The 2019 ESC Guidelines for the Management of Patients with
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Supraventricular tachycardia is a rapid heartbeat that develops when the normal electrical impulses of the heart are disrupted.
There may be symptoms like heart palpitations or there may be no symptoms at all.

The Ten Commandments for 2019 ESC Guidelines on
Supraventricular Arrhythmias:

1. Start with vagal manoeuvres and adenosine in the acute evaluation and management of patients with sustained forms of SVT.

2. Supraventricular tachycardias may present as a wide complex tachycardia due to concomitant BBB, drug-induced conduction slowing, antegrade conduction of an AP, or an atrial sensed ventricular paced rhythm. Despite this fact, wide complex tachycardias should be considered to be caused by ventricular tachycardia until proved otherwise.

3. Cardioversion is the preferred initial treatment strategy for SVT patients who are haemodynamically unstable.

4. Catheter ablation is the preferred treatment strategy for almost all patients with symptomatic SVTs, with the exception of pregnant patients in the first trimester and also patients with inappropriate sinus tachycardia, postural orthostatic tachycardia syndrome, and multifocal atrial tachycardia.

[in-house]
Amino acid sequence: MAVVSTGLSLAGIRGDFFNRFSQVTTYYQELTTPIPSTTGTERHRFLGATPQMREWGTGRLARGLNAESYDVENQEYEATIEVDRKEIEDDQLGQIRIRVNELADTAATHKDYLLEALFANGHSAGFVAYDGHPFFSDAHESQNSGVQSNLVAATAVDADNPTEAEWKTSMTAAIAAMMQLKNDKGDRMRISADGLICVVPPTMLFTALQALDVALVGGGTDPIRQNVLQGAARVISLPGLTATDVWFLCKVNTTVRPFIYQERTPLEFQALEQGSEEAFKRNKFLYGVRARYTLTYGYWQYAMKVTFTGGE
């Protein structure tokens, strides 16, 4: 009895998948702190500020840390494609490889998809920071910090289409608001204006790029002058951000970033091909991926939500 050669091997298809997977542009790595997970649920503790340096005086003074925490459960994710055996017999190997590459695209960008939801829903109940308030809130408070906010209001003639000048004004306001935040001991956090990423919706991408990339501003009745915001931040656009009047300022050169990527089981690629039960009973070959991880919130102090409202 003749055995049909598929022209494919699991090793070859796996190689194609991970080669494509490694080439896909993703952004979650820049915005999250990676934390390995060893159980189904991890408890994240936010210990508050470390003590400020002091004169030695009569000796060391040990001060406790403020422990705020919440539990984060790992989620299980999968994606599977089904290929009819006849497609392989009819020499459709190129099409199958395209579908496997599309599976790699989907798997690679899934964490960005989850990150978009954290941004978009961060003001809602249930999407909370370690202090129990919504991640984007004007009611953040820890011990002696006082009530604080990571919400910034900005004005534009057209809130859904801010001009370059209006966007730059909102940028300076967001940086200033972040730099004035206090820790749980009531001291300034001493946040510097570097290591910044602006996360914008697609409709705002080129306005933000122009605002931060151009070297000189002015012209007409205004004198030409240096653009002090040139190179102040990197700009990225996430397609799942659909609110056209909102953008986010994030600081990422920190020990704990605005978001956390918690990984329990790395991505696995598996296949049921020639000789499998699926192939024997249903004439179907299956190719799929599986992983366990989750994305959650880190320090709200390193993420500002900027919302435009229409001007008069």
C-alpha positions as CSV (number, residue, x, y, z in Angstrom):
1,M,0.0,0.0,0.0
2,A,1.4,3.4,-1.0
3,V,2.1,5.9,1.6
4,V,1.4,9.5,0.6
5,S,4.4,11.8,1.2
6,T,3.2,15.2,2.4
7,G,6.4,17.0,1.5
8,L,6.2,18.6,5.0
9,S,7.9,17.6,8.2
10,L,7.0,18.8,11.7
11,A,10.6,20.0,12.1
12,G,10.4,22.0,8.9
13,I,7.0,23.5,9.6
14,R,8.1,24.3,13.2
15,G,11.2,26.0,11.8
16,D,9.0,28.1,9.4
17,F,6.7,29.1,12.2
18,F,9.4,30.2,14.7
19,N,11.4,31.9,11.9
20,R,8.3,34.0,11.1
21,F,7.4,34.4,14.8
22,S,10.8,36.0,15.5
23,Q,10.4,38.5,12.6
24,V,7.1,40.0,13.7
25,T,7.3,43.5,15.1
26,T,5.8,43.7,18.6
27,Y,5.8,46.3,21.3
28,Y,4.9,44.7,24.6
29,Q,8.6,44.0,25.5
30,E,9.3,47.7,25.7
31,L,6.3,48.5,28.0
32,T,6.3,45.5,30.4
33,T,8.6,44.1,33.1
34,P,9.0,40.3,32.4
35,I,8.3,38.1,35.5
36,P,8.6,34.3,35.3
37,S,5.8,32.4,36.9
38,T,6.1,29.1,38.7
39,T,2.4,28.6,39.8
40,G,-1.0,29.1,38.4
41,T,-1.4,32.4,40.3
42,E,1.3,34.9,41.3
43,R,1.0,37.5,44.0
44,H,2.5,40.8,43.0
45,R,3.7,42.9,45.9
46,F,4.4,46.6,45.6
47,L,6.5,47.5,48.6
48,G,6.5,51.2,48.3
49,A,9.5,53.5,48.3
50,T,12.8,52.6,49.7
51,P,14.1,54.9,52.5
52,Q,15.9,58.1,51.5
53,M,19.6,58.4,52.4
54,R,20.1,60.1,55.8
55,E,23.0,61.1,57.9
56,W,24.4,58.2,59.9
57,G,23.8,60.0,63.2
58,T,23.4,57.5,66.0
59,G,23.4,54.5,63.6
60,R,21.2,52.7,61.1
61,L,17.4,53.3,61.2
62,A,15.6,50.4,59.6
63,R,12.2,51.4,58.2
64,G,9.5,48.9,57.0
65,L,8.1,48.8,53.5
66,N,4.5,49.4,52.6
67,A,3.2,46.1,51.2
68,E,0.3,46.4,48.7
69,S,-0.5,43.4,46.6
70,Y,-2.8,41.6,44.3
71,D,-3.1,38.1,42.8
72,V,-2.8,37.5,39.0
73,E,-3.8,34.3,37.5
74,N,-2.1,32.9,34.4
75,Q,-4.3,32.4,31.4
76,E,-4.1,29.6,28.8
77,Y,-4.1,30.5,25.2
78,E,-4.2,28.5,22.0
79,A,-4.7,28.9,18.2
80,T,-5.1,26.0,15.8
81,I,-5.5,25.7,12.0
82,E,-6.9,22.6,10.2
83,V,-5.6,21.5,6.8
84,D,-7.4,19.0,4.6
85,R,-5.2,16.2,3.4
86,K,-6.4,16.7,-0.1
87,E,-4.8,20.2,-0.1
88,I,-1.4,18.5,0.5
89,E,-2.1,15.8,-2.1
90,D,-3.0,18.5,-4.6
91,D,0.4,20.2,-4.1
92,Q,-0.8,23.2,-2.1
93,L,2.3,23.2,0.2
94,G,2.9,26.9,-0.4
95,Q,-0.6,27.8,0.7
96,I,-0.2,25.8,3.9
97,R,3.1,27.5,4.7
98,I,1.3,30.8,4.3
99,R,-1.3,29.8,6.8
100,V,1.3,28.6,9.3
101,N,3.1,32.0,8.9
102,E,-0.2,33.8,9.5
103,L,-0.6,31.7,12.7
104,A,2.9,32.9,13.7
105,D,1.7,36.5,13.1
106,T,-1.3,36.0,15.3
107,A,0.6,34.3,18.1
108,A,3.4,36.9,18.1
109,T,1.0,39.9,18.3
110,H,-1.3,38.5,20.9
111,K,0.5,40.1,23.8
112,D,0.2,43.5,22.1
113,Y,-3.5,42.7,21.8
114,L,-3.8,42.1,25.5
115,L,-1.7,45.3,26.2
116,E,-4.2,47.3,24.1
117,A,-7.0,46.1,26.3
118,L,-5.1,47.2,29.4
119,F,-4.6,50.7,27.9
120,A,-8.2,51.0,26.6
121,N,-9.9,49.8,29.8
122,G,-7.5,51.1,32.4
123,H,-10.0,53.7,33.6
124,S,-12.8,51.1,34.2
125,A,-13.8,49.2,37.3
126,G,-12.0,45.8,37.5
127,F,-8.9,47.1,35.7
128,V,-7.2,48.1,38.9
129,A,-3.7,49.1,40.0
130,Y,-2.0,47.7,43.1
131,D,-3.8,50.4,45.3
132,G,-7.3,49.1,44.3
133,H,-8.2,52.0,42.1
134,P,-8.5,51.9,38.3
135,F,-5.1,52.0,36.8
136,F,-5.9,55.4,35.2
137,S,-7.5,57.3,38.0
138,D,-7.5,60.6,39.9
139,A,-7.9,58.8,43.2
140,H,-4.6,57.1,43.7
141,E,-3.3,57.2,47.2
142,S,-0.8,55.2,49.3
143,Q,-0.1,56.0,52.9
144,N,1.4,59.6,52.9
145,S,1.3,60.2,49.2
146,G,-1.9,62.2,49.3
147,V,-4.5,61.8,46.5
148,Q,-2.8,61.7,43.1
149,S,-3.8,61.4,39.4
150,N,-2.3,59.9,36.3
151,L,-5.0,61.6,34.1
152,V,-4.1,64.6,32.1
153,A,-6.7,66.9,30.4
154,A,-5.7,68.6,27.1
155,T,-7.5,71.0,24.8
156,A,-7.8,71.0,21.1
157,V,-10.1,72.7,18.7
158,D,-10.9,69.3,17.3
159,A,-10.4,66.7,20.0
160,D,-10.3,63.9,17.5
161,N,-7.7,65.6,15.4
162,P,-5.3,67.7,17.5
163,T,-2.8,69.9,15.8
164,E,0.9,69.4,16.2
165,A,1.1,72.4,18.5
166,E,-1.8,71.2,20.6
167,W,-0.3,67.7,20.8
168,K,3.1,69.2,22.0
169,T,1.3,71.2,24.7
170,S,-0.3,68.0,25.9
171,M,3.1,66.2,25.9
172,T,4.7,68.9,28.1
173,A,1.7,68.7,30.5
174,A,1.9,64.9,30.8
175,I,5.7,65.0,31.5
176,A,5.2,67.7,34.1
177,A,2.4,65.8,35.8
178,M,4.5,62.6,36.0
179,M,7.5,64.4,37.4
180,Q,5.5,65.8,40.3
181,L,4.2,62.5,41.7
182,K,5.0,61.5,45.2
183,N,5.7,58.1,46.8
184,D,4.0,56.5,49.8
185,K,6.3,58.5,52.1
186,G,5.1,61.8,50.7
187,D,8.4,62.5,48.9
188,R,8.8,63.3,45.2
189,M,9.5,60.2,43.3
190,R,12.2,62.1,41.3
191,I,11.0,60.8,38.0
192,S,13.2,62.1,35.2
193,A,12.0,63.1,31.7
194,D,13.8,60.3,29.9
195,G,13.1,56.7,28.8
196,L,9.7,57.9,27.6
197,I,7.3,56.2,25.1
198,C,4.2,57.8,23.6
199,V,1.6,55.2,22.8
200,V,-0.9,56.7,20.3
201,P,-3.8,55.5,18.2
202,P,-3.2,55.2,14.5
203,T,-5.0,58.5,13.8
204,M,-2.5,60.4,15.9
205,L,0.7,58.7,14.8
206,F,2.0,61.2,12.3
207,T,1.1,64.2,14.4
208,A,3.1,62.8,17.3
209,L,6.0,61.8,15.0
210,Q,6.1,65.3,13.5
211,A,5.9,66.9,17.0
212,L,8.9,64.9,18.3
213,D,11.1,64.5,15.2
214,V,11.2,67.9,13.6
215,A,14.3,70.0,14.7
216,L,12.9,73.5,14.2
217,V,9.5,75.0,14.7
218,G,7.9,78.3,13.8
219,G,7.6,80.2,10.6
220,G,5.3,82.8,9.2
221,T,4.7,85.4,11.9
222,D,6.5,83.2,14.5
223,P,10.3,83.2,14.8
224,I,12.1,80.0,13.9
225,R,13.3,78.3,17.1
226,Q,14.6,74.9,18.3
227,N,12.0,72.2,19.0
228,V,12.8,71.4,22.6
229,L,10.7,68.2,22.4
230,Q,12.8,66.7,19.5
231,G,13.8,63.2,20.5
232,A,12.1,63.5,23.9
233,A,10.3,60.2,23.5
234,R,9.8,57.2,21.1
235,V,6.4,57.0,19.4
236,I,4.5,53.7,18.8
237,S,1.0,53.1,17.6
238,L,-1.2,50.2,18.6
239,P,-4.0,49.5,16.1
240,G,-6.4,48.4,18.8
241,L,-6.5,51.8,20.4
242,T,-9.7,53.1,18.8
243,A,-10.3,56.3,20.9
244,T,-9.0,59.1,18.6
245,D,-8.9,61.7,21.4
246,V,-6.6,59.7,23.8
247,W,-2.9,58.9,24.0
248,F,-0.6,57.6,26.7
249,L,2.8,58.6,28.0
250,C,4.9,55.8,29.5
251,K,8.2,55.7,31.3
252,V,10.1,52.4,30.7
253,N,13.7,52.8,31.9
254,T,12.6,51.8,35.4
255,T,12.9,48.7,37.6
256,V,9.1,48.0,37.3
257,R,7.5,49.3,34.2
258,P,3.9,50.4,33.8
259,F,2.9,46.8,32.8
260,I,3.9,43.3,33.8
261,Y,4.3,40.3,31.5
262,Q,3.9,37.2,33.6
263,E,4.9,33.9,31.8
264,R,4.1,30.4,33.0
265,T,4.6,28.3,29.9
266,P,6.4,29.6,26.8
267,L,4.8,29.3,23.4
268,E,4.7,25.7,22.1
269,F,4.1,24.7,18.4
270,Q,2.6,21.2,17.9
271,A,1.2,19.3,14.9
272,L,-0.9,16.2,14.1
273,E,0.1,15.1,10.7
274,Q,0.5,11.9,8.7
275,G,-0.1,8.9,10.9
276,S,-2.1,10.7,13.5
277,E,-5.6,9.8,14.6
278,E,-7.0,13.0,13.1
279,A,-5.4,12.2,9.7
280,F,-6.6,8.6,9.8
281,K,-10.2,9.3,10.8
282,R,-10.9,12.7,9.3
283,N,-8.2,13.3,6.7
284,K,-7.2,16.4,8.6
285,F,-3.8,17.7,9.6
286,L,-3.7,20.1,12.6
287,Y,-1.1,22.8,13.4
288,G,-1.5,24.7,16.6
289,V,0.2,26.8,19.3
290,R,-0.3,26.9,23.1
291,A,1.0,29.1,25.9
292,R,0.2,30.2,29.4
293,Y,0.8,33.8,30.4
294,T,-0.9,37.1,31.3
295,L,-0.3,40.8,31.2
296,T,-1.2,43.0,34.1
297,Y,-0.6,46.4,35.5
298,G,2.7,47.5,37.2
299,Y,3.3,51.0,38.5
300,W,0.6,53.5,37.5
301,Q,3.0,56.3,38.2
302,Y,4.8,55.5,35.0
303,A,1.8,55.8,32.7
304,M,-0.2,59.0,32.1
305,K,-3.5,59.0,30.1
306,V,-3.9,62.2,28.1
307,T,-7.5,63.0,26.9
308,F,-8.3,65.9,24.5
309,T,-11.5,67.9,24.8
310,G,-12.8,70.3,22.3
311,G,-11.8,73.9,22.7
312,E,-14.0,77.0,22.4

5. Patients with both atrial flutter and AF should be anticoagulated according to the AF anticoagulation guidelines. Long-term anticoagulation in patients with atrial flutter alone, should be considered for anticoagulation but the threshold for initiation anticoagulation has not been well-established.

6. Patients with asymptomatic pre-excitation who are competitive athletes should undergo EPS with isoproterenol for risk stratification. If a ‘high risk’ AP is identified catheter ablation is recommended.

7. Patients with pre-excitation who are asymptomatic and who are not competitive athletes may consider either an EPS for risk stratification (Class 2A, LOE B), or non-invasive risk stratification (Class 2B, LOE C).

8. Catheter ablation can be considered for patients with asymptomatic pre-excitation who have ‘low risk’ APs provided the procedure is performed at an experienced centre and after careful consideration of the patient’s preferences.

9. Avoid antiarrhythmic drugs during the first trimester of pregnancy.

10. Catheter ablation is recommended for treatment of patients with tachycardia-induced cardiomyopathy.

Source: https://academic.oup.com/eurheartj/article/40/47/3812/5675341
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